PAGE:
Symptoms and Signs of High Blood
Pressure in Women
According to Harvard Medical School, 13% of women under 44 and half of women in
their 60s suffer from high blood pressure or hypertension. Recognizing the signs of hypertension is
very important because it can lead to serious health problems like stroke, kidney failure and heart
disease. However, recognizing high blood pressure is not as easy as it is thought because most
people do not experience any visible symptoms until the pressure reaches a level that is too
One symptom of hypertension is headache
One symptom of hypertension is headache, especially if you
experience it upon waking. Doctors warn that these types of headaches are usually signs of high
blood pressure which is in the late stages of the disease and can be very risky.
Along with headaches, if a woman is experiencing nosebleeds more frequently than
normal then she may be suffering from high blood pressure. Nosebleeds also occur in the later
stages of hypertension. Therefore, it is prudent for women to start checking their blood pressure
in two-year intervals once they turn 20. This would enable them to nip the problem of high blood
pressure in the bud.
Again you can not depend upon symptoms to alert you to the fact that you are
suffering from high blood pressure, it is much better to adopt a preventive strategy and check your
blood pressure regularly and rely on the risk factors for high blood pressure. If you or a family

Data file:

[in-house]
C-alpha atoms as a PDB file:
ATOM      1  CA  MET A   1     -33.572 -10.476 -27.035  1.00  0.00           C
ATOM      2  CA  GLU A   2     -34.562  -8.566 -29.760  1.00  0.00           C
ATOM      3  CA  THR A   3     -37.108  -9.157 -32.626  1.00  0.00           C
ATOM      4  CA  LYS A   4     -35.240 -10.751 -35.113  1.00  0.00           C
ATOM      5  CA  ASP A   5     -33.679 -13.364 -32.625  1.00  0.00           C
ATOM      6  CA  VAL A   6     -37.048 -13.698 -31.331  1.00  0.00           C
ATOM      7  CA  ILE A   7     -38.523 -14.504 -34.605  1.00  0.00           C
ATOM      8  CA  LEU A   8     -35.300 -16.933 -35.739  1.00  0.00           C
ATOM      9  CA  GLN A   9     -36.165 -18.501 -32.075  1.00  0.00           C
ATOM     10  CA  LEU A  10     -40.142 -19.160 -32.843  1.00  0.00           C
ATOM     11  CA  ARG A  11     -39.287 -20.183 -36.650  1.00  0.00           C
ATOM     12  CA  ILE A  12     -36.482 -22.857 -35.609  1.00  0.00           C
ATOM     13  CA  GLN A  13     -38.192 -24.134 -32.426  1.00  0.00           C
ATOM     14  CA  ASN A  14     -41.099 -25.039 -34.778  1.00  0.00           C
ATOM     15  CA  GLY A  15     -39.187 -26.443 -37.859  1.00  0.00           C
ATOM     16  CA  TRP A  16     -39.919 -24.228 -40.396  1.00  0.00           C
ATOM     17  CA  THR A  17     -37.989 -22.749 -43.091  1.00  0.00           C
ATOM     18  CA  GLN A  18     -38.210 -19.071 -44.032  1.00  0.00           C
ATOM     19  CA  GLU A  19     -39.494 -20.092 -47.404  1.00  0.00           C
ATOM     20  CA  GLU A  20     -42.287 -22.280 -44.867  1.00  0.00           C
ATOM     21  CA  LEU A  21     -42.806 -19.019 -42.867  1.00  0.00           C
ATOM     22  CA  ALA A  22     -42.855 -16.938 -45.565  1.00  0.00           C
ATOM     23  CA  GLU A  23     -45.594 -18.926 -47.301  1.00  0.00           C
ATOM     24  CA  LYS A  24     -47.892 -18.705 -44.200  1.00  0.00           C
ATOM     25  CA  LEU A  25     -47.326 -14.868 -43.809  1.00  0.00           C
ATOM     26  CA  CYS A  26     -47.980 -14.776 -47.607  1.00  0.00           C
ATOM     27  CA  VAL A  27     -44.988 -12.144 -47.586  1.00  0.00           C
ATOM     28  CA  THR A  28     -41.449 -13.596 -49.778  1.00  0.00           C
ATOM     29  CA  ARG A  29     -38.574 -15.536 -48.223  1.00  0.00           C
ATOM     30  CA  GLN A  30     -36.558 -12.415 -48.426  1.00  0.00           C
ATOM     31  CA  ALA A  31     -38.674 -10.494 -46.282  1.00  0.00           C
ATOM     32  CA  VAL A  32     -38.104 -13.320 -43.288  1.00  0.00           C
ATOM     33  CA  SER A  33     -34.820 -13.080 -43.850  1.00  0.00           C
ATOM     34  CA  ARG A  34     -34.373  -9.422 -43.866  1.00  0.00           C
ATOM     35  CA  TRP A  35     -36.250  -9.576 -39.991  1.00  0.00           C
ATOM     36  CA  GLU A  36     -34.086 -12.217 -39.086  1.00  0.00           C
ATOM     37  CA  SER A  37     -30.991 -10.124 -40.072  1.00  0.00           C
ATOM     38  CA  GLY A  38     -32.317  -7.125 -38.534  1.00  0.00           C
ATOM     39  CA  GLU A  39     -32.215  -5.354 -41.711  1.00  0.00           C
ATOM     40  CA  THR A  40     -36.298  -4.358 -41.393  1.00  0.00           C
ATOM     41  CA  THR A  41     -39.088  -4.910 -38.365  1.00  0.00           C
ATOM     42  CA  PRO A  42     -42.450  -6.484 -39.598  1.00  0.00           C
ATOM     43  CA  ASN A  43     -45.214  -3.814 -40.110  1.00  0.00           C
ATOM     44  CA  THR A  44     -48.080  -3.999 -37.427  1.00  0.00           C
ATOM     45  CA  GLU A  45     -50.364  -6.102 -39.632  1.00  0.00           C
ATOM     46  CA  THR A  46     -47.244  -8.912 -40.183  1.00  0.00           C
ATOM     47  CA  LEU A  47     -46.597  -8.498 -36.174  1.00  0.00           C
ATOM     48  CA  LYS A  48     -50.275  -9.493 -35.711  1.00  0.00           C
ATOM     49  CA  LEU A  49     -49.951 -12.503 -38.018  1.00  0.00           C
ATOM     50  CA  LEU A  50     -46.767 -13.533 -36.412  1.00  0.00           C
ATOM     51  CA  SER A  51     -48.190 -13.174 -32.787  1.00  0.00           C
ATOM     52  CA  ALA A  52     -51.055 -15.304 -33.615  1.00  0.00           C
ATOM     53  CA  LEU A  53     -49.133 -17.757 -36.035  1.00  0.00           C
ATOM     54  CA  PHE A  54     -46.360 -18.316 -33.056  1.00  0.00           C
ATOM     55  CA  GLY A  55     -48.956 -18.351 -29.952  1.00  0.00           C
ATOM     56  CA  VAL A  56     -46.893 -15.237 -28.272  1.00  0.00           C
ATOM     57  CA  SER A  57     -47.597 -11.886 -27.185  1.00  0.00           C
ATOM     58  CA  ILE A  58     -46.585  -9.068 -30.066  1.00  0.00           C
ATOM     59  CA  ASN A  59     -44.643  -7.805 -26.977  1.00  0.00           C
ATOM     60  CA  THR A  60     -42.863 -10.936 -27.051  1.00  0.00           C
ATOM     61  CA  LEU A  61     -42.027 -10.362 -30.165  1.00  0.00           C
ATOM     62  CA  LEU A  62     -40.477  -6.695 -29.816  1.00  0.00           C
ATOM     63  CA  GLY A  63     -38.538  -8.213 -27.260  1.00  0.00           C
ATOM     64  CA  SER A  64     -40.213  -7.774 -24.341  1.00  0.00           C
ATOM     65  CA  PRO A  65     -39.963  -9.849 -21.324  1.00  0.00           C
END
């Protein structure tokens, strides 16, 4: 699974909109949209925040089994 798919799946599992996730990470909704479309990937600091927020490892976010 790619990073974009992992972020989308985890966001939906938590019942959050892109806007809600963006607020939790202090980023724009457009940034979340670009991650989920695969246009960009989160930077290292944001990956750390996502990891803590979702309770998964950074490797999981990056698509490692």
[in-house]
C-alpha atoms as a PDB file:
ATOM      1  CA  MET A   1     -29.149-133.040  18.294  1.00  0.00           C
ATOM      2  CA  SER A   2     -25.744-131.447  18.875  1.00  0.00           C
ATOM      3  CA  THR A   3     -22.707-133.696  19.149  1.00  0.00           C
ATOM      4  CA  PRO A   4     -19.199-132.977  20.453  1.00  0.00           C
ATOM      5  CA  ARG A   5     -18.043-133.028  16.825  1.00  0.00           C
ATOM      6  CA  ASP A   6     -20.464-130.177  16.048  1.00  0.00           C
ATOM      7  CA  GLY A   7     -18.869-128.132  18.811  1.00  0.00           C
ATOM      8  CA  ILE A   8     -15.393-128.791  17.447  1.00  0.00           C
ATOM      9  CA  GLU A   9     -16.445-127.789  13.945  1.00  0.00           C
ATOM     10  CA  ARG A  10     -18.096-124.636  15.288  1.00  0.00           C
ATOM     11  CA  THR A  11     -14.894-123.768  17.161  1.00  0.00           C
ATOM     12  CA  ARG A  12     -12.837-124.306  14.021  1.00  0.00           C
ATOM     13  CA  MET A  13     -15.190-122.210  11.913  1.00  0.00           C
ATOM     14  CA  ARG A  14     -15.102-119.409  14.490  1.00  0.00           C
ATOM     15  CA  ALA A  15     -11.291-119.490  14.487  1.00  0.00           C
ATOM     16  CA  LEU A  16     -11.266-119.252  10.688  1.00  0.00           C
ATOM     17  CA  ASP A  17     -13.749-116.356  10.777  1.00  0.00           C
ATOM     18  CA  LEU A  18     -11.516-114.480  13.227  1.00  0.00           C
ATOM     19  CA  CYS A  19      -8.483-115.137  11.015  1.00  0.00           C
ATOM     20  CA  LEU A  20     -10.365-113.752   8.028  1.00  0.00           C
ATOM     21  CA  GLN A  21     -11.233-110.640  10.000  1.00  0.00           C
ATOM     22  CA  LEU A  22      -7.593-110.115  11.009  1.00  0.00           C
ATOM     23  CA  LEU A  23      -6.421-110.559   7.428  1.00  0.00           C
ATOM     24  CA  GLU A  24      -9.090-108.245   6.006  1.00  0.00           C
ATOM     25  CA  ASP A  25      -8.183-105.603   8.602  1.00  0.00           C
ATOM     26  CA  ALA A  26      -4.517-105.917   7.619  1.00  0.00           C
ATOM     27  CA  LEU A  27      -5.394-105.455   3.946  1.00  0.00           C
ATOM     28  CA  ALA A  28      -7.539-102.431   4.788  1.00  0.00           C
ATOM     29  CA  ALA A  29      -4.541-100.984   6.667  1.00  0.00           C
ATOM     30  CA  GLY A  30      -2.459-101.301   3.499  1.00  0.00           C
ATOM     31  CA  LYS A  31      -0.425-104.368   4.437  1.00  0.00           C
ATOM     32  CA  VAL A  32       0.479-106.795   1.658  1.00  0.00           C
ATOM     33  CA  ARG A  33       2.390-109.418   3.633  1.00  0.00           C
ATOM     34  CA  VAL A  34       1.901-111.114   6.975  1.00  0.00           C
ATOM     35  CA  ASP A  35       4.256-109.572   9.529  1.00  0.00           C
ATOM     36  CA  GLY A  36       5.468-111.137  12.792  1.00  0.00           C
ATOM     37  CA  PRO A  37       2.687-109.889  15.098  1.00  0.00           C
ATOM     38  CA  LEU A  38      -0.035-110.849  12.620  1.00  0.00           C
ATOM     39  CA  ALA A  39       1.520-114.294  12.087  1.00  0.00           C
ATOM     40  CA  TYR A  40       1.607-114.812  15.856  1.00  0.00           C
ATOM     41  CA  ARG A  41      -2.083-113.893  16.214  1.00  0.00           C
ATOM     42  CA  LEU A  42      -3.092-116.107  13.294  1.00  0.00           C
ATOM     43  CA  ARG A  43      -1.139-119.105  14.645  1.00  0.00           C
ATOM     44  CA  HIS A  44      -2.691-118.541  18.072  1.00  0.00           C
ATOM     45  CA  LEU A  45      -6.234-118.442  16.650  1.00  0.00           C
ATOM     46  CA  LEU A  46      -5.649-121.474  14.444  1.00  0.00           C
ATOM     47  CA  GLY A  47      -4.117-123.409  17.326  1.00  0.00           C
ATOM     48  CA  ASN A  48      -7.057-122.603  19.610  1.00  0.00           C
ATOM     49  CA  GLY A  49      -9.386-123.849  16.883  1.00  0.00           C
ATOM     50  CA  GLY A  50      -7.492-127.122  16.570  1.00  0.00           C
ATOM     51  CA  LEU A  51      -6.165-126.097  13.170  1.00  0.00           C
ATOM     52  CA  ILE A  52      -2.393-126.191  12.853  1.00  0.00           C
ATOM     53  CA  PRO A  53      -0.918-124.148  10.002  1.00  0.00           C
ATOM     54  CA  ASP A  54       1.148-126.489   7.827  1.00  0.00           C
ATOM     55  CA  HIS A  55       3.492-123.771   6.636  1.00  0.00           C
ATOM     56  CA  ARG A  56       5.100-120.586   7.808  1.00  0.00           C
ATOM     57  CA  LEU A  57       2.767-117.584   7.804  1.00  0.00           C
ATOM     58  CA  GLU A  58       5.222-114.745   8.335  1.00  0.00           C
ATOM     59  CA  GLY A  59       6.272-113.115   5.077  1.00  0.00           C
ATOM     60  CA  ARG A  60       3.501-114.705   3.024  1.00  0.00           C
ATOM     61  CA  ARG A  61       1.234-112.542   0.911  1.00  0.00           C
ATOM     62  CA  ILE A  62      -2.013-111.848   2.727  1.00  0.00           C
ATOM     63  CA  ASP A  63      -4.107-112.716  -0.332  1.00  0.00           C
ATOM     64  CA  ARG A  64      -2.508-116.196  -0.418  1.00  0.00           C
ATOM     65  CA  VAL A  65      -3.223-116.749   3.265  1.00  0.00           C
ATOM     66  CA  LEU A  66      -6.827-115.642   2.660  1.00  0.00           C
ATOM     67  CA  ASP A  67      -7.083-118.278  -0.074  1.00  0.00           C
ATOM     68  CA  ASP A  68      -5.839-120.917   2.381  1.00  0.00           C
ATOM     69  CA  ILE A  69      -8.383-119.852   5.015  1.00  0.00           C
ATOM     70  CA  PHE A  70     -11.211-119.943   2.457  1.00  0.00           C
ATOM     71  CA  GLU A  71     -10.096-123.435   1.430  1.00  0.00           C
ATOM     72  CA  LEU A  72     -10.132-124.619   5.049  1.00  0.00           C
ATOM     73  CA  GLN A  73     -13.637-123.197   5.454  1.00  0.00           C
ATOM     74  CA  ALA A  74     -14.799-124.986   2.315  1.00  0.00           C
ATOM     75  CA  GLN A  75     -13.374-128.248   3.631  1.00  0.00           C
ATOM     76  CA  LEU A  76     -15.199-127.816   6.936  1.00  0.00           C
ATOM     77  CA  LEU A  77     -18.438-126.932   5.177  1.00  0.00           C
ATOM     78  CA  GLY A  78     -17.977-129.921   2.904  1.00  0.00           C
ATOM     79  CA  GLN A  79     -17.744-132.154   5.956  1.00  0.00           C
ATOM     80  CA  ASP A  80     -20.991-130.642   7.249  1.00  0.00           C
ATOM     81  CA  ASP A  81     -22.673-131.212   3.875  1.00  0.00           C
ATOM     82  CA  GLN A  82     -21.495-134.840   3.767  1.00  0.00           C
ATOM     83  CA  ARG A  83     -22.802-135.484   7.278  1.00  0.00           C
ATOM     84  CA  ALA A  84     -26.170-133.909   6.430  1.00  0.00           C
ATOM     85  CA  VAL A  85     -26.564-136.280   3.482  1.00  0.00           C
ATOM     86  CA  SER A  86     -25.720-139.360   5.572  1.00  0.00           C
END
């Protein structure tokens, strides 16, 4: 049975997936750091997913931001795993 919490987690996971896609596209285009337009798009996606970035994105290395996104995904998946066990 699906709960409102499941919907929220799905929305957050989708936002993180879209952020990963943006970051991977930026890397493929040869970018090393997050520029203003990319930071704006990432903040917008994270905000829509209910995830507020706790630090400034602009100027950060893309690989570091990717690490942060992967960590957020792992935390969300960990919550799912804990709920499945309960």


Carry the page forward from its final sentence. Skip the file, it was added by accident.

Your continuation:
member falls into a high-risk category, check your pressure as soon as possible. Such symptoms
would include chest pain, the most severe headache of your life, sudden onset of nose bleeds,
numbness or sudden confusion. If you experience any of these symptoms, they may be precursors of a
stroke and indicators of severely high blood pressure. A doctor should be visited immediately.
African Americans in the Southeast United States are in the high-risk list for
high blood pressure according to the Rush University Medical Center. Besides, this ethnic group,
women who are in their middle to elder years of life are also at a higher risk than other women.
Use of contraceptives, excessive drinking, obesity, family history and suffering from conditions
like kidney disease also put women at a greater risk of getting high blood pressure.
Since hypertension is a potentially dangerous problem if left untreated, it is
imperative for women to get their blood pressure checked as regularly as possible.